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The Power of Imagination in Taming Mental Illness

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Einstein famously said that, "Imagination is more important than knowledge."

He was of course correct, but when Einstein made that statement, he had accrued a sufficient amount of knowledge, a threshold level, from which he could extrapolate and conduct his thought-experiments, his daydreams of riding on a beam of light.

Others who have made such metaphorical leaps discussed the role of memory in fueling their imagination, an imagination that was linked not only to their poetry but also to their mental illness.

The Romantic poets, Wordsworth and Coleridge, grappled, in the first case, with depression and, in the second, with debilitating episodes of what we would probably now call bipolar disorder. Wordsworth, in particular, tapped into his visionary world and managed his illness by exploring early childhood memories.

Is it possible that imagination enables some of us with psychiatric diagnoses to survive our greatest traumas and even flourish?

I have written before that psychosis might be viewed as imagination taken to an extreme, taken to the nth degree, and that it can serve as an evolutionary adaptation. Like almost all adaptations, psychosis does not develop at a conscious level.

It drips subconsciously, like water from a leaky faucet, into the hypothalamus and perhaps elsewhere in the brain.

The key is to fix that faucet before the psychosis floods the brain with too much water or too many neurotransmitters, before the brain is swamped, and before the psychotic individual drowns from lack of oxygen or spirals into a vortex of doom.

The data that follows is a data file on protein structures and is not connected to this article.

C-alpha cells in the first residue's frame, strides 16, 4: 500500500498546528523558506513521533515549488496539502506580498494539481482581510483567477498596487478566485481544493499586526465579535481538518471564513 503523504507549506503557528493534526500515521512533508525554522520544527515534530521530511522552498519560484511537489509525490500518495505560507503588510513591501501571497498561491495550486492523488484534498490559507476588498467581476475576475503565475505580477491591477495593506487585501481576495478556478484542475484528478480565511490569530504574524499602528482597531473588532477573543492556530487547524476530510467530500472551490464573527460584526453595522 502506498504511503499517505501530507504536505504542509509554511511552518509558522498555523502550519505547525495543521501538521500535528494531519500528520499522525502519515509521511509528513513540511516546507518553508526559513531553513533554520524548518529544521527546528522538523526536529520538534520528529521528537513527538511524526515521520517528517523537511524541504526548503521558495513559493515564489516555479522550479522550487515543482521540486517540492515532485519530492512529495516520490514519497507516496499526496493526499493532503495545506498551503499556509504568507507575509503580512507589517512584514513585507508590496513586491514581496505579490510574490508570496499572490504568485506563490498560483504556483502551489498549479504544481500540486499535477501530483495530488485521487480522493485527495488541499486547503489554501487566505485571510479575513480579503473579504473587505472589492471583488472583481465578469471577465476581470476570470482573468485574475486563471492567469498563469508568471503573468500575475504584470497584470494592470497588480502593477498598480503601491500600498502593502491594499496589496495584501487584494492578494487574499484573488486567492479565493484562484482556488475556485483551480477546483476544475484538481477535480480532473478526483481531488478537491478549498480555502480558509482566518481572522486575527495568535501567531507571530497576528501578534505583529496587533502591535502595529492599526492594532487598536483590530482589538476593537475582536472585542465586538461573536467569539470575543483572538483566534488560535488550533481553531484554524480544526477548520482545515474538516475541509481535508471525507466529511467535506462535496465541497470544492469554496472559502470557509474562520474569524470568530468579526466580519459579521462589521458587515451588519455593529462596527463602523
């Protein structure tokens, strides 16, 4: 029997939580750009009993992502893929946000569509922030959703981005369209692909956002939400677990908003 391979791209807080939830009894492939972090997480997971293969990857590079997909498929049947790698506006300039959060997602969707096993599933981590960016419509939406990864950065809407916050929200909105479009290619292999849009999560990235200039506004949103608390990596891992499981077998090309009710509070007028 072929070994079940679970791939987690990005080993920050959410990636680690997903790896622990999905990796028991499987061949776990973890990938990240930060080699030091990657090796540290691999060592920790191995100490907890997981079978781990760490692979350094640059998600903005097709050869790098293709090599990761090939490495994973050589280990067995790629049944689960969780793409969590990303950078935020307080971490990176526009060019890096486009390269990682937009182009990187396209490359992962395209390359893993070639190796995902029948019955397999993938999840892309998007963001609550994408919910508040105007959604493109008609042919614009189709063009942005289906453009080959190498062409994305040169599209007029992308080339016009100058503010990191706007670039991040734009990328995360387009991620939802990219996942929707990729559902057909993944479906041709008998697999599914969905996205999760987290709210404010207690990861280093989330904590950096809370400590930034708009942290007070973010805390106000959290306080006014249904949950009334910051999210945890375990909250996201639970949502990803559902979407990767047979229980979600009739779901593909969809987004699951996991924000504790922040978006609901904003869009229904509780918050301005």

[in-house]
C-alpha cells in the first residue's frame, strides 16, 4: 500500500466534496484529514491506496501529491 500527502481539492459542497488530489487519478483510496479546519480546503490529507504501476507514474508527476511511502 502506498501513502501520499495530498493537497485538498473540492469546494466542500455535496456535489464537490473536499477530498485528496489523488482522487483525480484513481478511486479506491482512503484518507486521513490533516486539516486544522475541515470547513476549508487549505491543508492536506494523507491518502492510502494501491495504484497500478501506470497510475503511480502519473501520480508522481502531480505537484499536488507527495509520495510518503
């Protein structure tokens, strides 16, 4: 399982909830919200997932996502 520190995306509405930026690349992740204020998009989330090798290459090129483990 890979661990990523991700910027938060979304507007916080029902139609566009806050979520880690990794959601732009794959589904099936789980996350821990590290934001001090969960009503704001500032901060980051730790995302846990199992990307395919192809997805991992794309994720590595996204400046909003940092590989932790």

In my case, I have indeed swirled in such a vortex. But I have swum to shore, and my imagination, which has been abetted and nurtured by an open mind and a fierce love, has been a buoy, a life-preserver that has helped to keep me afloat.

When I was a child, my father used to sit on the side of my bed at night and tell me stories. He would invent tales in which I was the star, although he directed me, literally swung my arms, like a puppeteer with his marionette. Before I knew it, I would drift off into dreamland with these nighttime tales fluttering in my head.

Around this time, in 1971, my father introduced me to the old Warner Brothers movies of the 1930s and '40s that were being broadcast on channel 5, now the Fox flagship, which was then an independent station in New York. I was about six and already deeply depressed, suffering from what clinicians refer to as anhedonia. That obscure word, the opposite of hedonism, means that nothing seemed to give me any pleasure.

When I watched those old movies, many of which were urban melodramas, set on the Lower East Side, I entered an imaginative universe where I did have friends; where I was not mocked by some of my classmates, including my nominal best friend in grade school; where I was not humiliated but rather delighted and engaged by streetwise, tough-guy actors like James Cagney, Humphrey Bogart, John Garfield and the Dead End Kids, people who never hurt me.

Instead, they rewarded me with their pugnacious, sing-song prose, courtesy of the streets of New York, in particular the streets of immigrant New York during the Depression.

To this day, those Warner Brothers films play a huge role in my imaginative universe. They influenced me not only in my decision to move to L.A. in 1994; they have contributed mightily to the fictional worlds I inhabit when I write novels.